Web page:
People in poverty need cheaper bus passes, says NDP leader
'We're not giving people an opportunity to live their best lives,' says Gathering Place
Single mom Sabrina Somerton knows all too well the challenges of riding busses around St. John's on a tight budget.
Her son was born prematurely, with breathing issues and holes in his heart, and requires frequent hospital visits.
"For the first little while, we did get medical transportation, because the doctor said that his immune system was too weak and he wouldn't be able to fight off any infection if he got one," she told the CBC at a press conference organized by the provincial NDP to highlight the shortcomings of affordable transit in the city.
"And then one day out of the blue, they just cut us off, and we've been pretty much trying ever since to get the medical transportation for my son so I could take him to his appointments, take him to Emergency whenever he needs it. Because at any given time, his breathing can act up and he needs to be treated for it, and it's been really hard."
Right now, her son can use transit for free, but when she takes him to his frequent appointments, she has to pay for herself and her daughter. A monthly bus pass for an adult is $78; for a child, it's $53.
"Where am I getting that money?" she asked.
A growing problem
NDP Leader Gerry Rogers said stories like Somerton's aren't uncommon, and criticized the provincial government policy that provides people with bus passes if they have a minimum of eight medically necessary appointments a month.
She said that penalizes people with fewer appointments to get to support services like counselling and food banks, as well as other appointments like job interviews.
We're not giving people an opportunity to live their best lives.- Kieran O'Connell
"Over the past year, I have received several calls from constituents, medical professionals and other front-line workers about the growing problem of access to affordable transportation, particularly for that distinct population of people who are income support, and seniors, who are on very, very, very low incomes," the St. John's Centre MHA said at the press conference at the Gathering Place on Tuesday afternoon.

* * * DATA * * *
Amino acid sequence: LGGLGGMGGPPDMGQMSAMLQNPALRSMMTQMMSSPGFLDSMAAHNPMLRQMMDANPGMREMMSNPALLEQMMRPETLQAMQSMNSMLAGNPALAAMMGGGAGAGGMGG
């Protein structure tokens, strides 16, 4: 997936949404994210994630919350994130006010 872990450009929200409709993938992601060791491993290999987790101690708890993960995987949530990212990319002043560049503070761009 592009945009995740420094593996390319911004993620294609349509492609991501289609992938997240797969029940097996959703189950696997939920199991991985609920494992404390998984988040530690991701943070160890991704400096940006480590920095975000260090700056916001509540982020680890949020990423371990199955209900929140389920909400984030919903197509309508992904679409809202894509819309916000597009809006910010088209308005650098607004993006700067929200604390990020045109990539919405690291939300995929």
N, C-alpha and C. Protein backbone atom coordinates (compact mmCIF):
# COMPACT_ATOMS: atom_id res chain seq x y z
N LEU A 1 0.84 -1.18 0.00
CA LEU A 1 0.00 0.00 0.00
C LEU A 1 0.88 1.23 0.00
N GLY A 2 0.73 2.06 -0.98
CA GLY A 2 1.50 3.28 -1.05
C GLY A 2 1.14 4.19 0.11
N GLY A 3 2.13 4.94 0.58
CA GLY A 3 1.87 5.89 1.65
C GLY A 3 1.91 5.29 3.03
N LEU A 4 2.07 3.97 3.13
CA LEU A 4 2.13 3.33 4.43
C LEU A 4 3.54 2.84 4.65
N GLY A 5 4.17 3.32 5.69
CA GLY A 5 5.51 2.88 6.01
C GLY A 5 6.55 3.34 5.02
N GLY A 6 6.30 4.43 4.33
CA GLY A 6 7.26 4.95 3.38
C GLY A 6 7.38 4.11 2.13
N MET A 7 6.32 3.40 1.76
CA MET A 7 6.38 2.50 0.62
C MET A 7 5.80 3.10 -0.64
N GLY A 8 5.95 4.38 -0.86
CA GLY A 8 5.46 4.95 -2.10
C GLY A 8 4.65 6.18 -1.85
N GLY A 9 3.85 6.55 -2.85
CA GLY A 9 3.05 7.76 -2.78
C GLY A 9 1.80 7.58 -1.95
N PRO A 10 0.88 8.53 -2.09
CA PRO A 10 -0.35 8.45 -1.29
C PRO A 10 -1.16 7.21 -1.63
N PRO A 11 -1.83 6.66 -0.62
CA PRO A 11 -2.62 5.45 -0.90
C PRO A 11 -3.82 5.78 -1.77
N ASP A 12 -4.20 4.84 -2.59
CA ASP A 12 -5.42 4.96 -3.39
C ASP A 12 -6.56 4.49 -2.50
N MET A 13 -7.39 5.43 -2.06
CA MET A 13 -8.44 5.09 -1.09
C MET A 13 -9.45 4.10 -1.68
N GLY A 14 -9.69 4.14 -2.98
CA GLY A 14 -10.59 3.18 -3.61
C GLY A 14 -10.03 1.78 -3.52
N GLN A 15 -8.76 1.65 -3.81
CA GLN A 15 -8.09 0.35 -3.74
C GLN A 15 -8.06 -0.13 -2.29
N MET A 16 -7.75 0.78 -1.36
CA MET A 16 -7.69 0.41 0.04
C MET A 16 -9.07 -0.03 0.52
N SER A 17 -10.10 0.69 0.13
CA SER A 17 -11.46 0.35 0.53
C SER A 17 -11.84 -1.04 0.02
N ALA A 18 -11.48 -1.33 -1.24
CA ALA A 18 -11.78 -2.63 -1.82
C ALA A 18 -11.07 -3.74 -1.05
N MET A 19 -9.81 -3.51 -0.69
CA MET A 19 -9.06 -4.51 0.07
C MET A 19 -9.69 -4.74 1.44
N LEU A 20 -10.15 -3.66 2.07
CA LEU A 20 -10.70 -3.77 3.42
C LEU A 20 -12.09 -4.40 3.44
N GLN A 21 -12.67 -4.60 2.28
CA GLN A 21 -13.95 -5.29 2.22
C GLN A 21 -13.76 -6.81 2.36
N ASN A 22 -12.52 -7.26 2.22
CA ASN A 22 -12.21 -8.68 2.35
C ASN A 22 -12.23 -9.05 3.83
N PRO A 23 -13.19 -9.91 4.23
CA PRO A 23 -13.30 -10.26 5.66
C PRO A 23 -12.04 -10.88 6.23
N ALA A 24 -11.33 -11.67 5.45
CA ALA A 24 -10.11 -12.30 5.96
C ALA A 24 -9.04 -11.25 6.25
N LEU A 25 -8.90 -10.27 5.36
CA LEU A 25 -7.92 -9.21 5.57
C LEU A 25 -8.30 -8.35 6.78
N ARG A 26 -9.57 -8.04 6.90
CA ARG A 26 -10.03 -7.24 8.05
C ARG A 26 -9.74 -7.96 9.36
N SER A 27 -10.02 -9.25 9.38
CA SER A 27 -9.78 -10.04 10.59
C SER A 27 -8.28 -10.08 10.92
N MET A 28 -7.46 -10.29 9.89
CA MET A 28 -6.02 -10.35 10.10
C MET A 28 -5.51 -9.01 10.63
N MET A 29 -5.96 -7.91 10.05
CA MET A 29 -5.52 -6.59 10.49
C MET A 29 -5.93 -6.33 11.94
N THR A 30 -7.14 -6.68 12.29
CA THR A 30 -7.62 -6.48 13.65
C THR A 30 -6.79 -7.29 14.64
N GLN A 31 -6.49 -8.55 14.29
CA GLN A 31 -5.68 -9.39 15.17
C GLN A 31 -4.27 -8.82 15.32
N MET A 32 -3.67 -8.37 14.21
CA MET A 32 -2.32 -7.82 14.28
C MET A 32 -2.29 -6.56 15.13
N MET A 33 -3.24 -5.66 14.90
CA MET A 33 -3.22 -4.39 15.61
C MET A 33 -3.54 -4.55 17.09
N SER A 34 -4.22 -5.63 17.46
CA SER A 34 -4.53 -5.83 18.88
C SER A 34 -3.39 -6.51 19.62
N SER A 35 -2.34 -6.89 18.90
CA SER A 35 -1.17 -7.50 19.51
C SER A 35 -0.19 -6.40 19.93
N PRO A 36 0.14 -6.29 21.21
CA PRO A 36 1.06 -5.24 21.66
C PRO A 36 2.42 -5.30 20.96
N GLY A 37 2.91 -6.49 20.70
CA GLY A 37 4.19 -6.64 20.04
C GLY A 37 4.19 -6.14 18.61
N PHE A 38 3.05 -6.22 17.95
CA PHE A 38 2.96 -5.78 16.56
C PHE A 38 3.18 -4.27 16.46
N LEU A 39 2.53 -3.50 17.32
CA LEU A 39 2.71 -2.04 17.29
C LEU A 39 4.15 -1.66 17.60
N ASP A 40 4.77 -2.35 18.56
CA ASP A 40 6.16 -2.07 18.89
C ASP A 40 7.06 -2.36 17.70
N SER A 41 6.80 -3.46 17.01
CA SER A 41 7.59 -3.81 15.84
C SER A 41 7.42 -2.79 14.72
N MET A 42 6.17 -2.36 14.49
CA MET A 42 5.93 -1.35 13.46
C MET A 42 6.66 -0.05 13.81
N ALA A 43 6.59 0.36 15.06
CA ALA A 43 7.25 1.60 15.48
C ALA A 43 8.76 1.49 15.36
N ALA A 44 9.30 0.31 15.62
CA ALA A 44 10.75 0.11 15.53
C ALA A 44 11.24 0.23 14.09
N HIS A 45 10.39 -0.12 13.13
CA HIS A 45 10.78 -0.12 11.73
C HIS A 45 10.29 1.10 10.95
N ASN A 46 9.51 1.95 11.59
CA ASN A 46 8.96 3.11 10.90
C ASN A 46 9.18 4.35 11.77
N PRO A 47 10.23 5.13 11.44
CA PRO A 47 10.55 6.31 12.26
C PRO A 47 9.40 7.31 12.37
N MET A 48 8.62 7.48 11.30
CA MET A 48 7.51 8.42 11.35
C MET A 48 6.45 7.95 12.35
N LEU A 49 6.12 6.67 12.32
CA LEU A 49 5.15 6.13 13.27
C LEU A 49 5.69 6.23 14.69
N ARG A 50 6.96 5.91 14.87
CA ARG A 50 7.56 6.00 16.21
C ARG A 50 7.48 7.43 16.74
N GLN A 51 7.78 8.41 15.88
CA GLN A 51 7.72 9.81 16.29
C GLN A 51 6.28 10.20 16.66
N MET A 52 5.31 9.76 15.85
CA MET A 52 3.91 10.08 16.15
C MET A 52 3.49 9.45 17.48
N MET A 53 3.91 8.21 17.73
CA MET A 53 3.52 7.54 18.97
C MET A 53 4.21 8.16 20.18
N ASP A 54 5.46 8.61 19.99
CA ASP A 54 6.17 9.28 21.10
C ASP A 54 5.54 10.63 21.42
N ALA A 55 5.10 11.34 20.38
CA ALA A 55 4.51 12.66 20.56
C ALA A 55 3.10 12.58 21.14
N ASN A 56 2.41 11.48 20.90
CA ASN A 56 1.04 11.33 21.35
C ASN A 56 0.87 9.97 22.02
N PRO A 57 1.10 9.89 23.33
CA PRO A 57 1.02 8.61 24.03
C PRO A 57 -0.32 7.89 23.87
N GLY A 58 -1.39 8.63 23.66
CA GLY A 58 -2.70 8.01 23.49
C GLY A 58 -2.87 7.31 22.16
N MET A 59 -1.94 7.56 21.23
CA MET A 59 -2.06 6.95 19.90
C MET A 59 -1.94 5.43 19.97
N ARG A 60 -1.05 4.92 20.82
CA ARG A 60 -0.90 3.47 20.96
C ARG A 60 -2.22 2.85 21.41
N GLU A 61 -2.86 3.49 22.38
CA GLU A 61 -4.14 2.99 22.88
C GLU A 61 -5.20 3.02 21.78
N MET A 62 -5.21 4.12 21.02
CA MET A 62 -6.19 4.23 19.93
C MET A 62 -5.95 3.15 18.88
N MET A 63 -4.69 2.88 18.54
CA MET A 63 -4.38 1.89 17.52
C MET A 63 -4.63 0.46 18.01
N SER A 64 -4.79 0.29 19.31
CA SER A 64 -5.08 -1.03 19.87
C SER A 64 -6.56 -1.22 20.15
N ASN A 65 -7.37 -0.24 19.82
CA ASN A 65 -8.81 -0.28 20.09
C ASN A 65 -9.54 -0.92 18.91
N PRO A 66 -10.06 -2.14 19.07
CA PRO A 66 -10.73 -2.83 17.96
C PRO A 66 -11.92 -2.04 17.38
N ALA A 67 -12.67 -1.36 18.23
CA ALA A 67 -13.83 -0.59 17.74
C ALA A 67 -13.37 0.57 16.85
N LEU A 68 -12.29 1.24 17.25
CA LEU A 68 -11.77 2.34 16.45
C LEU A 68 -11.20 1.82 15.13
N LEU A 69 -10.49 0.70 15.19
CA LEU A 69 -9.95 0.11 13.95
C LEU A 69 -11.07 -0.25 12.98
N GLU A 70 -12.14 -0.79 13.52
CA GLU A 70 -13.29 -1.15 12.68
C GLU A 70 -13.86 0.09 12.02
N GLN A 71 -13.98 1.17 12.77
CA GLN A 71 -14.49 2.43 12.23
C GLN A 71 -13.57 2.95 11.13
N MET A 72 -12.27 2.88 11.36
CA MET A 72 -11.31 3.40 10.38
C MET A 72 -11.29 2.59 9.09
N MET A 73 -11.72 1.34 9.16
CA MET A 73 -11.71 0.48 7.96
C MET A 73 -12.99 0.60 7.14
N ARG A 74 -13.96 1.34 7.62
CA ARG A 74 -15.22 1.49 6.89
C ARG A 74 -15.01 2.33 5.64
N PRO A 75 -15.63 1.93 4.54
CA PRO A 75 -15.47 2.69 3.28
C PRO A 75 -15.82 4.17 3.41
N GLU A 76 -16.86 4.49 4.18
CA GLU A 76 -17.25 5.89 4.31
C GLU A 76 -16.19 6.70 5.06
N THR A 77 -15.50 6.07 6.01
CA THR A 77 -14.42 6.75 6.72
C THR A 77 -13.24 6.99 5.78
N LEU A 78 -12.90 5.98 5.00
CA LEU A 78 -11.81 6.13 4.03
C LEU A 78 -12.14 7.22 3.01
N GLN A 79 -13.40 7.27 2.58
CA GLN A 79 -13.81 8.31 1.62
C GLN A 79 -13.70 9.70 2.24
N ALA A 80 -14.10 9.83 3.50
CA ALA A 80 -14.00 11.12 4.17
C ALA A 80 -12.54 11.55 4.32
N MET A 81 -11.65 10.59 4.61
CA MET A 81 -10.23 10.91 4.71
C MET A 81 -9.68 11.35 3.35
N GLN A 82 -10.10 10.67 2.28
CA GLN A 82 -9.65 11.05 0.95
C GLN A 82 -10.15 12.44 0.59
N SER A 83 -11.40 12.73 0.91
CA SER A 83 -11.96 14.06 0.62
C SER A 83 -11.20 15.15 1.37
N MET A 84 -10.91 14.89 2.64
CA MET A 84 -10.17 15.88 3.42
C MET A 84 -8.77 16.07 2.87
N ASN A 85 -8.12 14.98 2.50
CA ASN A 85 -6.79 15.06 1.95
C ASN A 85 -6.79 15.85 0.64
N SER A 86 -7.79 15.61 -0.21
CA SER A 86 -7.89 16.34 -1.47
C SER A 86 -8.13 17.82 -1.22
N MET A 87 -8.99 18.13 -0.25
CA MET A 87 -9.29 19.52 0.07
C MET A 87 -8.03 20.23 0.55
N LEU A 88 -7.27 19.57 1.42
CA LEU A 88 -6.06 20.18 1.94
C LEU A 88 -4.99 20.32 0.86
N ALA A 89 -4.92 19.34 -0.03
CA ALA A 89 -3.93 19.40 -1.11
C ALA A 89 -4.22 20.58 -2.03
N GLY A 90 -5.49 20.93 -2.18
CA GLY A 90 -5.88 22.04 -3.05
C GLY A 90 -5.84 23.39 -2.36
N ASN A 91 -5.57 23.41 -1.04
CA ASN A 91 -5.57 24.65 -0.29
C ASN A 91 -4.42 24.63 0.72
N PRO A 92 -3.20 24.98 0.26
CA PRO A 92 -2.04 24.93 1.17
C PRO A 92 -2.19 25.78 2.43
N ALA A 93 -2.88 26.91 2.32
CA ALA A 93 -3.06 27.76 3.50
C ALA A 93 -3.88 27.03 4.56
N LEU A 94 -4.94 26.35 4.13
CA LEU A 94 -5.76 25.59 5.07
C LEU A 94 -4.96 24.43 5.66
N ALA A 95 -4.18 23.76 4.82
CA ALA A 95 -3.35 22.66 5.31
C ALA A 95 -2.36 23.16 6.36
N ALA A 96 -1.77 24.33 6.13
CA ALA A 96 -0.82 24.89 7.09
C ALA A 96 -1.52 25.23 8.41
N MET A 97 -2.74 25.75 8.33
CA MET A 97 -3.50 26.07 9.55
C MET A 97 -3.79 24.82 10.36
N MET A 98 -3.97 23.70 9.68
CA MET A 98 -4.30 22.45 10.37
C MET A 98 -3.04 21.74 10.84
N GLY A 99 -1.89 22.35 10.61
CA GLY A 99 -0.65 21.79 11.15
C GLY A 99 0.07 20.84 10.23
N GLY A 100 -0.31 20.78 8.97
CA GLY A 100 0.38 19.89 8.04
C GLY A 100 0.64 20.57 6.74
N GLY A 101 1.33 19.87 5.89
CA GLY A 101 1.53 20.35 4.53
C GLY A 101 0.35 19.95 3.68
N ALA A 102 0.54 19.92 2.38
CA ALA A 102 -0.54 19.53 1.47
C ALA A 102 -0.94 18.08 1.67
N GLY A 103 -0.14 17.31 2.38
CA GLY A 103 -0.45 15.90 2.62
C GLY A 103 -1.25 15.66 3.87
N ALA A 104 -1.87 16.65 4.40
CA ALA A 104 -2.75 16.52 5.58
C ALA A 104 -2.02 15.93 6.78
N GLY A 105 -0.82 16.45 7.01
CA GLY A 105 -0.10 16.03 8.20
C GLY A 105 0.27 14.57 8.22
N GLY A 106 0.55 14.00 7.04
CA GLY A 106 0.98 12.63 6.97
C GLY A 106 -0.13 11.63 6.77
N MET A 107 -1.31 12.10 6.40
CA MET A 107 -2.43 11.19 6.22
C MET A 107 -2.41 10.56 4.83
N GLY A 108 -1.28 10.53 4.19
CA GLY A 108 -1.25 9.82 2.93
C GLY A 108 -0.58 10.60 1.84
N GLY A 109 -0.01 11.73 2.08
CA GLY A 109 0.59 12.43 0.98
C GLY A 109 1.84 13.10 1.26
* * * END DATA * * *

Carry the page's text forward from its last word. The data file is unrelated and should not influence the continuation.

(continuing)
"People in our community who are living in poverty, who are living in real poverty."
Rogers said people's health and well-being are affected because of their isolation and the inability to move freely within the community.
"I believe that the results of the policy cost the health-care system more in the long run because of the medical fallout of social isolation and deprivation and the cost of extra medical appointments to deal with those fallouts, and the cost of those extra appointments to doctors to simply get letters so people would be eligible for a bus pass."
A daily headache
Kieran O'Connell of the Gathering Place said transportation issues are a daily headache for people who use the organization's services.
"We're not giving people an opportunity to live their best lives, and we're not helping the people who are the most marginalized in our society to get their daily needs met on a daily basis," he said.
"We provide meals here, six days a week, and there are food banks and other organizations that provide food for people, but if the population that it's meant to be serving, if those people cannot access the services, then there's little point to offering those services."
Province reviewing St. John's plan
St. John's Mayor Danny Breen told CBC that a plan to reduce the cost of bus passes for people living on income assistance has been presented to the provincial government, which is reviewing it.
"It's very important," he said.
"We have excess capacity in the bus system in the city, so it allows us to increase the ridership on the bus system," he said.
"That will be a benefit to the public transit system, but it's also a benefit for the users. Not only in terms of accessing health care, but accessing for work, for school, for recreational activities and for general transportation around the city."
With files from Malone Mullin